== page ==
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Man Sues Walmart; Says Failed Shopping Bag Led To Wife’s Death

Man Sues Walmart; Says Failed Shopping Bag Led To Wife’s Death

Eastern Nebraska resident William Freis is taking on Walmart in a lawsuit that claims an overfilled shopping bag subsequently failed and resulted in his wife’s death. According to the lawsuit, the plastic shopping bag failed on April 16, 2010, outside a Walmart store. As detailed in the suit, a cashier put two 42-ounce cans and a 2-pound bag of rice into one bag. When William’s wife, Lynette, carried the bag to her car, it broke and one of the cans fell on her big toe, resulting in a fracture and a cut. The injuries led to an infection and, despite antibiotics, two surgeries and hospitalizations, Lynette died on March 12, 2011. In his lawsuit, William says that Walmart failed to properly train its employees on bagging (and when double bags should be used). Additionally, the lawsuit names bag manufacturer Hilex Poly Co. and St. Louis-based Bunzle Distribution, which supplies the bags to Walmart. William originally filed the lawsuit in Sarpy County, Nebraska, but it has since been moved to the U.S. District Court in Omaha. None of the companies named in the suit have issued a public response to the litigation. There’s no denying this is a tragic story—and one that highlights the importance not just of product safety and quality, but also understanding how a distributor and/or supplier issue can have a damaging and lasting effect on your company and its public perception. The lawsuit also illustrates how critical it is to frequently test your products and implement strict quality control and supply chain safety measures that not only validate a product’s compliance, quality and safety, but also, by extension, help protect your consumers. In this particular instance, it’s hard to say if the bag’s quality truly was compromised, if the damage resulted from improper use (i.e. being overfilled) or if what happened was simply a tragic accident. Either way, we’ll be keeping an eye on the lawsuit’s ultimate conclusion. Do incidents like this prompt you to reexamine your own product safety, compliance and quality control procedures? Image: Walmart Corporate via Compfight...

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Think Before You Print: The Children’s Place Pulls Sexist Shirts

Think Before You Print: The Children’s Place Pulls Sexist Shirts

Back to school is typically a prime shopping season. Yet The Children’s Place recently learned a hard lesson about merchandise that furthers gender stereotypes after widespread criticism prompted the retailer to pull a girl’s T-shirt that featured what many called a sexist imprint. The shirt depicts a list of My Best Subjects with checkmarks next to shopping, music and dancing, but not math. As a result, parents headed to The Children’s Place’s Facebook page in droves, leaving more than 2,000 comments about the apparel. The story was then picked up by several news sources, after which The Children’s Place announced it would no longer sell the shirt. The company published a Facebook post apologizing for the incident. “It has come to our attention that some of you view our Best Subjects T-shirt as insensitive towards girls and women. This was not our intent. There are countless women in all walks of life who excel in math, including our very own CEO. We have pulled this product from our stores and we want to express our apologies to anyone we may have offended.” Online conversation about the controversy has continued, divided primarily into two groups: those who were offended by the shirt’s slogan, and those who think other parents and consumers are overreacting. Lesson learned? Think before you print. If you sell or distribute promotional products that feature slogans or other catchphrases, it doesn’t hurt to do some extra analysis before the products are created. Will that particular item be made in good taste? Or does it run the risk of alienating a sizable portion of your customer base, thereby sending you into crisis mode—and your customers to your competitors? This is where you can really use your staff and solicit their input before moving forward with product buys or orders. Take a quick poll when it comes to promotional products like these and see what your people think. It’s an easy way to use your own resources to do some research beforehand that could potentially save you a lot of grief. This incident also underscores the continual importance of a crisis plan. Many have applauded The Children’s Place’s apology and decision to pull the shirt. Even better, however, is for the situation not to happen in the first place, although it’s not always easy to predict how consumers will react. Other apparel makers, including Nike, Solid Gold Bomb, Adidas...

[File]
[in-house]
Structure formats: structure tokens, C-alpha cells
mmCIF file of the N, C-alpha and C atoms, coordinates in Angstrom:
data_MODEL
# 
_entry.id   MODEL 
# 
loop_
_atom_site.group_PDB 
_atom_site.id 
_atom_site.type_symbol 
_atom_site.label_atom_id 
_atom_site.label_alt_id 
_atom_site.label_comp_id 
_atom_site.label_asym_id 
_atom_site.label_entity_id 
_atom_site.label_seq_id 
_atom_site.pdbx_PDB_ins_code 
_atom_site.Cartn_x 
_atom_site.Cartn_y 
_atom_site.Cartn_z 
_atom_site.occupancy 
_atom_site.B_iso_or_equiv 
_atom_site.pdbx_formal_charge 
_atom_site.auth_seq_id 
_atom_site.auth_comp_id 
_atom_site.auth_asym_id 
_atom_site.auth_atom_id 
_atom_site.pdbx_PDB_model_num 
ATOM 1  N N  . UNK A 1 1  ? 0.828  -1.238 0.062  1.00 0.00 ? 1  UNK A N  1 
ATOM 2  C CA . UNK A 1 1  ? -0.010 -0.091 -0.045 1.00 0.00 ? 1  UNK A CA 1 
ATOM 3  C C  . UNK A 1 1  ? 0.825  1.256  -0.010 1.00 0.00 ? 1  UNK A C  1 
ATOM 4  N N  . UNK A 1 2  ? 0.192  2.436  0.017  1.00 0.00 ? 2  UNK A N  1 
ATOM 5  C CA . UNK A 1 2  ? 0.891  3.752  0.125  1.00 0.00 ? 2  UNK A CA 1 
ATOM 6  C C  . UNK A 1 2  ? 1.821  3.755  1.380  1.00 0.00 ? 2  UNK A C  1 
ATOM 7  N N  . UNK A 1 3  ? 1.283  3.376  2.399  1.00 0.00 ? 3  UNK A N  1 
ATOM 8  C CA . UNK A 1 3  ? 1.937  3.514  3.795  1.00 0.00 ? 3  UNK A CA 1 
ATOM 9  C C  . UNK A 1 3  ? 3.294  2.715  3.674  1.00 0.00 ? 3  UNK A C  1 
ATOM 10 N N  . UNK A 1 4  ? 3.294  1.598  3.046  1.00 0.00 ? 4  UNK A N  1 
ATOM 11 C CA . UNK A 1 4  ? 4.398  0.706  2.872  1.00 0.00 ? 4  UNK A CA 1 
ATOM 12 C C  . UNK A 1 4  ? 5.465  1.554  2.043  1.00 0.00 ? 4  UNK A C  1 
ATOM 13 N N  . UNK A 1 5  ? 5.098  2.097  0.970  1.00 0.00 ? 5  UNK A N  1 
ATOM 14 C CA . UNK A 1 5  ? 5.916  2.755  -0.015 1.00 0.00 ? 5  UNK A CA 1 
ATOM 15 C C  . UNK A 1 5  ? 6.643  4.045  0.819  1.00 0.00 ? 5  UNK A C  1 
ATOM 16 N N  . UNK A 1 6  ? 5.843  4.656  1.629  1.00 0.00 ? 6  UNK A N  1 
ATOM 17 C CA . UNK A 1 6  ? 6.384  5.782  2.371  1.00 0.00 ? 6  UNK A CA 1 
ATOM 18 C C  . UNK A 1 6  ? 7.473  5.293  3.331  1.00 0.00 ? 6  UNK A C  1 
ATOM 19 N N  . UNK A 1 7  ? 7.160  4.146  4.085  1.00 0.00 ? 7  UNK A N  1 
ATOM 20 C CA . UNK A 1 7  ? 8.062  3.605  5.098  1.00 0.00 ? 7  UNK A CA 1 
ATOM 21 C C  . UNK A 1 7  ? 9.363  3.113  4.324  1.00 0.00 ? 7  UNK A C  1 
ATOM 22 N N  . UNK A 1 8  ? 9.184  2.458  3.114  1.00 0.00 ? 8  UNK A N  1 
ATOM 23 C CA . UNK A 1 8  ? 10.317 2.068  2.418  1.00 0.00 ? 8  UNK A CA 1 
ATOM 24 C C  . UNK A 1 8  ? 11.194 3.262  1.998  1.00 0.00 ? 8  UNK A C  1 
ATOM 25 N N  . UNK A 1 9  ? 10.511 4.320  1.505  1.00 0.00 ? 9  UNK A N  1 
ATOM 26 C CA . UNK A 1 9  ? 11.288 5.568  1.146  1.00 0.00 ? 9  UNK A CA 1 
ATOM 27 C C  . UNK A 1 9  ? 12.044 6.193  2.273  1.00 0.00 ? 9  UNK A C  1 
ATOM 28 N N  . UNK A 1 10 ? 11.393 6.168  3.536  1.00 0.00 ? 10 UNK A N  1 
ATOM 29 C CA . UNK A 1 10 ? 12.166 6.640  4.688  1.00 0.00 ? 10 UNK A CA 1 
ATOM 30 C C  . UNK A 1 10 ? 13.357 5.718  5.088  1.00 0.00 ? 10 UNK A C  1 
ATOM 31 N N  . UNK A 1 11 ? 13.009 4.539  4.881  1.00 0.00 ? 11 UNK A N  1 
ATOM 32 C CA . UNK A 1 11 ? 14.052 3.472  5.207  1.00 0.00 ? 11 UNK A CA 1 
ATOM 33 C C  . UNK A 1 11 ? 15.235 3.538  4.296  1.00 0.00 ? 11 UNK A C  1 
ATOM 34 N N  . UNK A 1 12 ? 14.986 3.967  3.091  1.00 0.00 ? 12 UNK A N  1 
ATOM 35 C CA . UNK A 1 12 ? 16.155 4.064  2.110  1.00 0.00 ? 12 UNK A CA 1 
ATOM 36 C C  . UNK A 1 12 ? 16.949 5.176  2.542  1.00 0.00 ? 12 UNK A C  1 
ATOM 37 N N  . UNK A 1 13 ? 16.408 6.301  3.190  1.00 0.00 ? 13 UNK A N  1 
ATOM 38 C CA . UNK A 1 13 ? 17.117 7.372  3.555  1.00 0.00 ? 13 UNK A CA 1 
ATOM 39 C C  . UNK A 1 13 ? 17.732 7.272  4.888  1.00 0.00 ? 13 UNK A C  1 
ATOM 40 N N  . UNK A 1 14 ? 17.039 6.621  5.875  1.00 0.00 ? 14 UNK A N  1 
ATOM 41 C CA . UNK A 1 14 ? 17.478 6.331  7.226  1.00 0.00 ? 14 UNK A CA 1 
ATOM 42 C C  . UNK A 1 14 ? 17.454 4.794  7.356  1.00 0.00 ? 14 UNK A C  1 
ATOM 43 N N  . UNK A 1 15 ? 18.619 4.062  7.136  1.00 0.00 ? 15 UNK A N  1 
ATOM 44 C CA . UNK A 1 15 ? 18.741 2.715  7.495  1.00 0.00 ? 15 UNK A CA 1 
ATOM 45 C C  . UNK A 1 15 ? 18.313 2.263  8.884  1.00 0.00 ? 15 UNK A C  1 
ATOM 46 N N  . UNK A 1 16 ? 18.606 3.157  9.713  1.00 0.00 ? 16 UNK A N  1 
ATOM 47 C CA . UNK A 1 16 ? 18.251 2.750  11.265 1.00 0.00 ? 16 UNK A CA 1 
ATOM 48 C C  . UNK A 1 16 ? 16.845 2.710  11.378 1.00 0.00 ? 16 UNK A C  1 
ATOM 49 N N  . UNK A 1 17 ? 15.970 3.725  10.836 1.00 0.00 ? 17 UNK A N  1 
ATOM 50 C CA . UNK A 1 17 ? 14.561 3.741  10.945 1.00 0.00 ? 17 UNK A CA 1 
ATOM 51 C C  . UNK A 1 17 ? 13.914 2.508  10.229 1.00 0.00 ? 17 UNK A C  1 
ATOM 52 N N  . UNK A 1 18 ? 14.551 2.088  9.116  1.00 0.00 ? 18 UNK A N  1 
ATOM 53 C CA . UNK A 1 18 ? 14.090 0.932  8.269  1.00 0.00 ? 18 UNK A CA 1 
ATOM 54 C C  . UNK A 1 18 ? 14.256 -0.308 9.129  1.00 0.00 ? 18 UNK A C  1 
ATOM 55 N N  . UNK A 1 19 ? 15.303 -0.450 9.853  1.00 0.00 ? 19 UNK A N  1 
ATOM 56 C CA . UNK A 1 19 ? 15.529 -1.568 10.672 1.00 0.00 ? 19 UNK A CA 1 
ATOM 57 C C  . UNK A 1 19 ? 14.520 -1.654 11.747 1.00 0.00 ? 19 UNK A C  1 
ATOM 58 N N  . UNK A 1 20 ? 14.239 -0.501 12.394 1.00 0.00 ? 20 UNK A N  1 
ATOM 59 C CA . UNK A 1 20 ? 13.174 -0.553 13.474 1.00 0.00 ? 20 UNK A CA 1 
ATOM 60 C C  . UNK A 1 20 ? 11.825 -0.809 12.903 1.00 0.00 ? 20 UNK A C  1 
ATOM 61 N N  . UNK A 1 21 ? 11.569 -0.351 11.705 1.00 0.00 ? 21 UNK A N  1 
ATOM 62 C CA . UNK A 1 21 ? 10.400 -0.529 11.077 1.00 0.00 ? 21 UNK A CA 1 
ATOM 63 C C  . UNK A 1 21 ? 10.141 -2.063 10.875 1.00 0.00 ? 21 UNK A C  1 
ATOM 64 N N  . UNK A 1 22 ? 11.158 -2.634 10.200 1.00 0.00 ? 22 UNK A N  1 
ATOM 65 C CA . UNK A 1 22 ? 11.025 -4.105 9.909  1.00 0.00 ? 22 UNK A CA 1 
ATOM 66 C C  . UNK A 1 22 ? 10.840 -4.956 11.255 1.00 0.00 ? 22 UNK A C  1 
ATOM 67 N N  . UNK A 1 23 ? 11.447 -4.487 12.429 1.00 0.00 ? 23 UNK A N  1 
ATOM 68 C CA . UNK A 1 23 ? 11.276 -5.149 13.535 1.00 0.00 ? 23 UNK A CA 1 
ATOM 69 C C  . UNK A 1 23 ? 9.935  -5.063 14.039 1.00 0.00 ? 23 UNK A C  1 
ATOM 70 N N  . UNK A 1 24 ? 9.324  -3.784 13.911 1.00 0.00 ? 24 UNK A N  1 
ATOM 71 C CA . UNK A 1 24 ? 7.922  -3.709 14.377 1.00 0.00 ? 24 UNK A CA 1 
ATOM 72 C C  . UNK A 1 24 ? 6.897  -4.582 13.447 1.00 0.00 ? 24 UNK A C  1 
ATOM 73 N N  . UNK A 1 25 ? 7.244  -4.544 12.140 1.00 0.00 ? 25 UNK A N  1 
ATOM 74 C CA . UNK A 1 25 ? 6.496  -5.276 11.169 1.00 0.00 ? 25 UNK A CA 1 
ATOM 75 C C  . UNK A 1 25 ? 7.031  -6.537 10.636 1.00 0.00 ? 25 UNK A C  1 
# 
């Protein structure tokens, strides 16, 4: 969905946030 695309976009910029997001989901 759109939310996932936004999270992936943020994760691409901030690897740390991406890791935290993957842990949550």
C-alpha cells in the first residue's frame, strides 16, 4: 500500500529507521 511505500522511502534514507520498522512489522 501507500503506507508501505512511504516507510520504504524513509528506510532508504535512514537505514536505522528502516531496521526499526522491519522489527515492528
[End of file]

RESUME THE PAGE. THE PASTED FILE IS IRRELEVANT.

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Apple Unveils Third-Party Charger Trade-In Program

Apple Unveils Third-Party Charger Trade-In Program